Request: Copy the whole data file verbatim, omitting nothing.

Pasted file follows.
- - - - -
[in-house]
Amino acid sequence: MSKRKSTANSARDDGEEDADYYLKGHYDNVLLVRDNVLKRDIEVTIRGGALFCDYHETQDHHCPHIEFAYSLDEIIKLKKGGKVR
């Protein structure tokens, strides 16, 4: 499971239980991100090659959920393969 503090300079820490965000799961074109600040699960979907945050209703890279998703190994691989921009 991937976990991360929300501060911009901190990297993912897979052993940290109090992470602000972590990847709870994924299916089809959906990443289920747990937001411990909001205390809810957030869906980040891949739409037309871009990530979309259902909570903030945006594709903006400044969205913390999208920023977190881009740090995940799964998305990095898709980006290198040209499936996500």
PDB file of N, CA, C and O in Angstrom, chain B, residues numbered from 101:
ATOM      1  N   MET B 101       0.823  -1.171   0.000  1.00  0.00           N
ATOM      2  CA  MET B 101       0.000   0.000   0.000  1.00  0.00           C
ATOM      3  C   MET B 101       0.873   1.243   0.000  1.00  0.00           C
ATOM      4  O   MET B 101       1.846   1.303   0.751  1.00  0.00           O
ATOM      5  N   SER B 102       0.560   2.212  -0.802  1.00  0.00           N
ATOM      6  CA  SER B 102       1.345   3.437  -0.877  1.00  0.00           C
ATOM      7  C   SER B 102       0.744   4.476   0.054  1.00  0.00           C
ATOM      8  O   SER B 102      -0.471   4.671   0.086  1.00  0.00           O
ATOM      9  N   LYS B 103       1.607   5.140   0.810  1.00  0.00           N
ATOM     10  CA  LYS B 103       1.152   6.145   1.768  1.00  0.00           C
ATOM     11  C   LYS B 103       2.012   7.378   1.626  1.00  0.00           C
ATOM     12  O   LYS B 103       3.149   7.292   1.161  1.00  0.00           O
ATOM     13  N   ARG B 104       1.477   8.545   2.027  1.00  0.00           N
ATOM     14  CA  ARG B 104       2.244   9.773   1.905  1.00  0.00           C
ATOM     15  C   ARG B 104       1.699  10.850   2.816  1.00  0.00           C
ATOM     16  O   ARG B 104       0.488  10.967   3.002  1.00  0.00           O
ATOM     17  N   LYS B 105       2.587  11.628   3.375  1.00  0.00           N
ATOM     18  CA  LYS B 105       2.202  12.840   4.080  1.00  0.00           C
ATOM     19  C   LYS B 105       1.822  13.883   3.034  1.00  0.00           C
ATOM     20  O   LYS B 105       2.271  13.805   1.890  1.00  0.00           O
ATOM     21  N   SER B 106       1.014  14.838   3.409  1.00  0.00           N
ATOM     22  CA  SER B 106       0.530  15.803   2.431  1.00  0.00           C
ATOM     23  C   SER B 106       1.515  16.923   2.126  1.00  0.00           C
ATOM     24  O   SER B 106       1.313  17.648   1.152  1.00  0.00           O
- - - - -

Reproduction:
[in-house]
Amino acid sequence: MSKRKSTANSARDDGEEDADYYLKGHYDNVLLVRDNVLKRDIEVTIRGGALFCDYHETQDHHCPHIEFAYSLDEIIKLKKGGKVR
């Protein structure tokens, strides 16, 4: 499971239980991100090659959920393969 503090300079820490965000799961074109600040699960979907945050209703890279998703190994691989921009 991937976990991360929300501060911009901190990297993912897979052993940290109090992470602000972590990847709870994924299916089809959906990443289920747990937001411990909001205390809810957030869906980040891949739409037309871009990530979309259902909570903030945006594709903006400044969205913390999208920023977190881009740090995940799964998305990095898709980006290198040209499936996500």
PDB file of N, CA, C and O in Angstrom, chain B, residues numbered from 101:
ATOM      1  N   MET B 101       0.823  -1.171   0.000  1.00  0.00           N
ATOM      2  CA  MET B 101       0.000   0.000   0.000  1.00  0.00           C
ATOM      3  C   MET B 101       0.873   1.243   0.000  1.00  0.00           C
ATOM      4  O   MET B 101       1.846   1.303   0.751  1.00  0.00           O
ATOM      5  N   SER B 102       0.560   2.212  -0.802  1.00  0.00           N
ATOM      6  CA  SER B 102       1.345   3.437  -0.877  1.00  0.00           C
ATOM      7  C   SER B 102       0.744   4.476   0.054  1.00  0.00           C
ATOM      8  O   SER B 102      -0.471   4.671   0.086  1.00  0.00           O
ATOM      9  N   LYS B 103       1.607   5.140   0.810  1.00  0.00           N
ATOM     10  CA  LYS B 103       1.152   6.145   1.768  1.00  0.00           C
ATOM     11  C   LYS B 103       2.012   7.378   1.626  1.00  0.00           C
ATOM     12  O   LYS B 103       3.149   7.292   1.161  1.00  0.00           O
ATOM     13  N   ARG B 104       1.477   8.545   2.027  1.00  0.00           N
ATOM     14  CA  ARG B 104       2.244   9.773   1.905  1.00  0.00           C
ATOM     15  C   ARG B 104       1.699  10.850   2.816  1.00  0.00           C
ATOM     16  O   ARG B 104       0.488  10.967   3.002  1.00  0.00           O
ATOM     17  N   LYS B 105       2.587  11.628   3.375  1.00  0.00           N
ATOM     18  CA  LYS B 105       2.202  12.840   4.080  1.00  0.00           C
ATOM     19  C   LYS B 105       1.822  13.883   3.034  1.00  0.00           C
ATOM     20  O   LYS B 105       2.271  13.805   1.890  1.00  0.00           O
ATOM     21  N   SER B 106       1.014  14.838   3.409  1.00  0.00           N
ATOM     22  CA  SER B 106       0.530  15.803   2.431  1.00  0.00           C
ATOM     23  C   SER B 106       1.515  16.923   2.126  1.00  0.00           C
ATOM     24  O   SER B 106       1.313  17.648   1.152  1.00  0.00           O